This Week in Compliance: Multiple GDPR Investigations Involving Big Tech Firms Expected To Conclude This Summer
Chris Terwisscha van Scheltinga
Multiple GDPR Investigations Involving Big Tech Firms Expected To Conclude This Summer: Ireland’s data regulator listed details of 16 GDPR investigations into Facebook, Twitter, Apple, and Linkedin, all of whom have their European headquarters in Ireland. Helen Dixon, the Commissioner for Data Protection said that five investigations are “well advanced” and that she expects to circulate draft decisions on potential sanctionable infringements to fellow EU data regulations during the summer. One investigation is aimed at determining whether Facebook met requirements to secure and safeguard its users’ personal data in relation to a data breach in May 2018. Dixon indicated that “taking a scalp” as a deterrent is not the approach she is taking, but that she is obliged to apply a fine when infringements are identified.
SFO ends investigations of Rolls-Royce and GlaxoSmithKline: The UK’s Serious Fraud Office (SFO) announced this week that it has closed the investigations into Rolls-Royce and GlaxoSmithKline (GSK). It said that following a review of the evidence available and “an assessment of the public interest”, it decided not to prosecute any individuals in the Rolls-Royce case. The decision came as a surprise to many white-collar crime lawyers and anti-corruption campaigners, considering the company agreed to a deferred prosecution agreement in January 2017 in which it admitted to illegal conduct covering more than two decades. The SFO has had serious difficulty in prosecuting individuals for white collar crimes; earlier this year the prosecution of three former Tesco executives failed. The GSK investigation involved allegations that the pharmaceutical company had earned hundreds of millions of GBP by bribing hospitals and officials in China to buy its medicines.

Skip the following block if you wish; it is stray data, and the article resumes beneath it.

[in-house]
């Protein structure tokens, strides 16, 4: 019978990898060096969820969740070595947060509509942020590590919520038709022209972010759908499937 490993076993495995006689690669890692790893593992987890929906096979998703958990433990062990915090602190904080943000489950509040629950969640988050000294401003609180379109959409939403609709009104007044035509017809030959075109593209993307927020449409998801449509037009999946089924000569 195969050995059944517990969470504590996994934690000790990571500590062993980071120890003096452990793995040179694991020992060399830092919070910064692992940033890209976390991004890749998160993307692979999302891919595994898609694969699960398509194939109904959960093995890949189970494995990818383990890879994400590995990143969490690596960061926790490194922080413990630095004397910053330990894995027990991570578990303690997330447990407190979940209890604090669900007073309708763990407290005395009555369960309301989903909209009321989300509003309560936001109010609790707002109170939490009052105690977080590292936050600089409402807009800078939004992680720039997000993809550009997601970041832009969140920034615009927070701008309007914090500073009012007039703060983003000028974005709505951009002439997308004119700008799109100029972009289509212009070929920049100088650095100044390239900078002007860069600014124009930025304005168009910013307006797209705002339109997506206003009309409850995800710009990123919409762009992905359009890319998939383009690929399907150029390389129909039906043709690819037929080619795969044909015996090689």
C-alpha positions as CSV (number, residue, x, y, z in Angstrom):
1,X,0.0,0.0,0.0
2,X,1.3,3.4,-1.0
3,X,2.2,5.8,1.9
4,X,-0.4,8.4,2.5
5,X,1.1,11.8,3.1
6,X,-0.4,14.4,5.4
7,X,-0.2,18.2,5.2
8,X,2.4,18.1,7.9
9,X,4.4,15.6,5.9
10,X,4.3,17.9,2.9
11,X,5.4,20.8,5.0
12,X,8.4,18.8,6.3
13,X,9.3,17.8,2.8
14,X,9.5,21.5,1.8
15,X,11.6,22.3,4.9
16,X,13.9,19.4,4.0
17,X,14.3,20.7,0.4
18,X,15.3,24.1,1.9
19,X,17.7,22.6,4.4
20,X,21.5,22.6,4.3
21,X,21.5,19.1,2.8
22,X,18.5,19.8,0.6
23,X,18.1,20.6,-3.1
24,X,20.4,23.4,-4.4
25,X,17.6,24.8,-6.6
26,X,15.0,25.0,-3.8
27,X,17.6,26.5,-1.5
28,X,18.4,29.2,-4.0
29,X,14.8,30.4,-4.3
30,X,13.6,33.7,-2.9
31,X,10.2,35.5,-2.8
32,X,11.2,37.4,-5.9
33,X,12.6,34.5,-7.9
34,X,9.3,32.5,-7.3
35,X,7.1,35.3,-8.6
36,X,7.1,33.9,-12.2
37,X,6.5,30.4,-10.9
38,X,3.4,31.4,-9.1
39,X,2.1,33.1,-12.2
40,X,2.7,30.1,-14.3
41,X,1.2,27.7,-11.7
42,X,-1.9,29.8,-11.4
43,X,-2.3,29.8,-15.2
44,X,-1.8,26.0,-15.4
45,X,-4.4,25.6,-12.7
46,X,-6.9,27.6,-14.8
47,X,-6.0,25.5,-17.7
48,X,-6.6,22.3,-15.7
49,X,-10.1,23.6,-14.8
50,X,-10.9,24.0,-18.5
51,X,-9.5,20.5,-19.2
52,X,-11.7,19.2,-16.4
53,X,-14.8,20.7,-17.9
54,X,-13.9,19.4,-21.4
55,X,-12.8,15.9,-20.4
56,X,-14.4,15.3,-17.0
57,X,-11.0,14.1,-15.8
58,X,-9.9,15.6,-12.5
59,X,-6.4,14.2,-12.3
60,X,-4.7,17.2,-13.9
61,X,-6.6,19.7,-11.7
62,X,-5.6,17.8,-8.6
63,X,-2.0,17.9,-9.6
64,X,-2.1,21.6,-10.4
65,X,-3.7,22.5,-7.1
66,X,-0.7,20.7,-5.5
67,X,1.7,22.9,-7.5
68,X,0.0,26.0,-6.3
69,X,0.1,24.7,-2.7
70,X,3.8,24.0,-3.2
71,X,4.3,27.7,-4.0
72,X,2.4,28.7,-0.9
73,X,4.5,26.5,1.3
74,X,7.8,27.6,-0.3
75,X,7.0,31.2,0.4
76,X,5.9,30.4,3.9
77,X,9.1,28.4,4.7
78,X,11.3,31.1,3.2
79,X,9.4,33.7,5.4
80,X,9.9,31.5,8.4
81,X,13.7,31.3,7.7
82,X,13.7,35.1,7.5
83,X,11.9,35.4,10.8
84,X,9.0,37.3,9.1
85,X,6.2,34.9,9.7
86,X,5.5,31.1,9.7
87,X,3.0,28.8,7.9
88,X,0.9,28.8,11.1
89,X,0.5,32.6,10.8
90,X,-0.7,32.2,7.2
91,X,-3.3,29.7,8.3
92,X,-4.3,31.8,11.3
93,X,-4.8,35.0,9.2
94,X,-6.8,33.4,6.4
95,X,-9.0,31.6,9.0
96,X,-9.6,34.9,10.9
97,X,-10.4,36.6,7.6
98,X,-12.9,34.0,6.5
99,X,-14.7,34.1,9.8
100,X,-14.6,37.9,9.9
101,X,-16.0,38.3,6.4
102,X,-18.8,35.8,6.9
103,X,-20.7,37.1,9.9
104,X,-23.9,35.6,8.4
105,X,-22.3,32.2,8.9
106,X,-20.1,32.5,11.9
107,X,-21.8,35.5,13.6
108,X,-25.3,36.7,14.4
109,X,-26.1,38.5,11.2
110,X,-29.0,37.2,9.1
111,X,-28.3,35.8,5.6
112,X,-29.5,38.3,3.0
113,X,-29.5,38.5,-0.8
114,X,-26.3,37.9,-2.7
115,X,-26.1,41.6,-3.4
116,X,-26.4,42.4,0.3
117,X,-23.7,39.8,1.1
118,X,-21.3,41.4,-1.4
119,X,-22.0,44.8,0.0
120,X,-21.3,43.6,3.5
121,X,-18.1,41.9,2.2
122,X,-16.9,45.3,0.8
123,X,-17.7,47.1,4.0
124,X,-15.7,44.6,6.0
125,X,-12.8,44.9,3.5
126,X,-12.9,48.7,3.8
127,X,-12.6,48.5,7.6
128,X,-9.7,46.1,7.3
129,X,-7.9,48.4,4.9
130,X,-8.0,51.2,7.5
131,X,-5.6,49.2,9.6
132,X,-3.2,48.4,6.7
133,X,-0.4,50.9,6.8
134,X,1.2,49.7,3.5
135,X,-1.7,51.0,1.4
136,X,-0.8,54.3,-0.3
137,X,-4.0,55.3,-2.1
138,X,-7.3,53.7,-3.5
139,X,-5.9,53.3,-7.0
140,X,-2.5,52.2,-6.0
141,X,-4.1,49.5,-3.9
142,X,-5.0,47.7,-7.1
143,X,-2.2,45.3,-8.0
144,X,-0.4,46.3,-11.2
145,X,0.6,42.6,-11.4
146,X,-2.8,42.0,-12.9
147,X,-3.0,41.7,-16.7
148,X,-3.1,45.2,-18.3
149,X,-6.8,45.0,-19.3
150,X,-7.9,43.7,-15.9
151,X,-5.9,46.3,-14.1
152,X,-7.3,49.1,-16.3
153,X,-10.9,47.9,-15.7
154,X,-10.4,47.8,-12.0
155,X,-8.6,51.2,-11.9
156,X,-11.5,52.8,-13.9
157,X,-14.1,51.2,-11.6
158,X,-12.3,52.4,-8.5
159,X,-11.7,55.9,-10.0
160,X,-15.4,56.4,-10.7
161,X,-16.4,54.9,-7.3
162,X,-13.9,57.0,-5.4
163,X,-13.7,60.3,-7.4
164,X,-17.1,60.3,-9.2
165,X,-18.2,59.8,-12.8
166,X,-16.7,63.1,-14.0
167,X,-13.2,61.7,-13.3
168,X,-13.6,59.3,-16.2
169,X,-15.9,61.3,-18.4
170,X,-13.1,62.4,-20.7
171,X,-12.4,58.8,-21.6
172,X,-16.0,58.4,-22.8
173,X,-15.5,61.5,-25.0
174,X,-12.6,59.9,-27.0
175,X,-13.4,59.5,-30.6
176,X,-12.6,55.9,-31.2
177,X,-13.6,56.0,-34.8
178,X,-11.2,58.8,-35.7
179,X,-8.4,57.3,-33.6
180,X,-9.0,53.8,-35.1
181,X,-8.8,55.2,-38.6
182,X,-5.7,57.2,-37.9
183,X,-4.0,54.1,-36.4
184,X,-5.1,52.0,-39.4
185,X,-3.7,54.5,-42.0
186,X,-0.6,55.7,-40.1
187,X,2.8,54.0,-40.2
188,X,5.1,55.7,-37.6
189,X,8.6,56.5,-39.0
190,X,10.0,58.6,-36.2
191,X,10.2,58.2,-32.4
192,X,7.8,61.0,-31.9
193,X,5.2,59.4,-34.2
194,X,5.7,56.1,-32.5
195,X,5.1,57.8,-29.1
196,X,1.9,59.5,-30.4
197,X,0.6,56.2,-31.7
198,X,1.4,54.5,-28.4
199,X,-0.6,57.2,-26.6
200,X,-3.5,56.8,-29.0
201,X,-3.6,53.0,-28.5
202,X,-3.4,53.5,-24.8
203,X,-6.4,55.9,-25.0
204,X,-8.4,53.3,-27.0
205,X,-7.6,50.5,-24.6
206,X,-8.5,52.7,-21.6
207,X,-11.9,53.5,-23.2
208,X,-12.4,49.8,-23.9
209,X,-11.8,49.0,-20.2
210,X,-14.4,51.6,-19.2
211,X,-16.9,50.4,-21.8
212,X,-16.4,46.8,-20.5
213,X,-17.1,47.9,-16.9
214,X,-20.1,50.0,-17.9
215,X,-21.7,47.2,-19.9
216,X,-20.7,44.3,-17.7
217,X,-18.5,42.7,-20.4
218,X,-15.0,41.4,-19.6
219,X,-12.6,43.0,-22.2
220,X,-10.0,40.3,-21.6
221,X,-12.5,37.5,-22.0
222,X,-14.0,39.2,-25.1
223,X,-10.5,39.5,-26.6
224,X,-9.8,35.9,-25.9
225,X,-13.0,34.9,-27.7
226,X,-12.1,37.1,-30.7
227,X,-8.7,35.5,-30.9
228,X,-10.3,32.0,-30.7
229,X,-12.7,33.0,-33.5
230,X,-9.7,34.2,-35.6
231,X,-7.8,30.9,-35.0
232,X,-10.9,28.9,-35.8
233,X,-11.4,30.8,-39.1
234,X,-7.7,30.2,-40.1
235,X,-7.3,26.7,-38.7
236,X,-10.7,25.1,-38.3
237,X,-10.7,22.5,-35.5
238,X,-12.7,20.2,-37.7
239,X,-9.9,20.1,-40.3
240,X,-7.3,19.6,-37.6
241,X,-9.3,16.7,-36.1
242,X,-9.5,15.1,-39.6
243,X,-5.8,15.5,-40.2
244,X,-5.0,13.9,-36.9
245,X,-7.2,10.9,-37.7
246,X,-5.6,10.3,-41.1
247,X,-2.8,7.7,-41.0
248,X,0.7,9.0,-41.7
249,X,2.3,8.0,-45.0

Novartis loses whistleblower damages case: Novartis lost a court case in New Jersey on Tuesday as a jury hit the pharmaceutical giant with net damages totaling USD 1.5 million pursuant to a claim by a former executive who said she was fired in retaliation for objecting to a proposed drug study. The executive, Min Amy Guo, said she objected to a 2012 study for a cancer drug by McKesson Corp, including concerns that the study appeared to be a kickback to McKesson to help sell the medicine. Novartis maintains that Ms. Guo was fired for legitimate, non-discriminatory business reasons.
EU parliament report calls for European tax evasion authority: A committee of the EU Parliament released a report this week recommending that the European Union set up a police force to investigate tax evasion and financial crime and create a watchdog to counter money-laundering. The lawmakers concluded that action on closing loopholes in tax rules has been lackluster in many countries as governments showed “a lack of political will to tackle tax avoidance and financial crime.” The report also called a number of European states that, according to the report “display traits of a tax haven and facilitate aggressive tax planning”. States have thus far ignored calls for a common tax evasion fighting body over fears of losing national competences.
Another two individuals indicted in Venezuelan bribery case: A federal indictment unsealed this week charges the president of a Miami-based company and a former sales representative with bribing officials at Venezuela’s state energy company PDVSA. The bribes were allegedly meant to win work and receive payment of past due invoices. The two defendants stand accused of bribing three PDVSA officials, two of which have already pleaded guilty in the case recently. In addition, the two defendants took kickbacks of USD 985,000 and USD 285,000 respectively.
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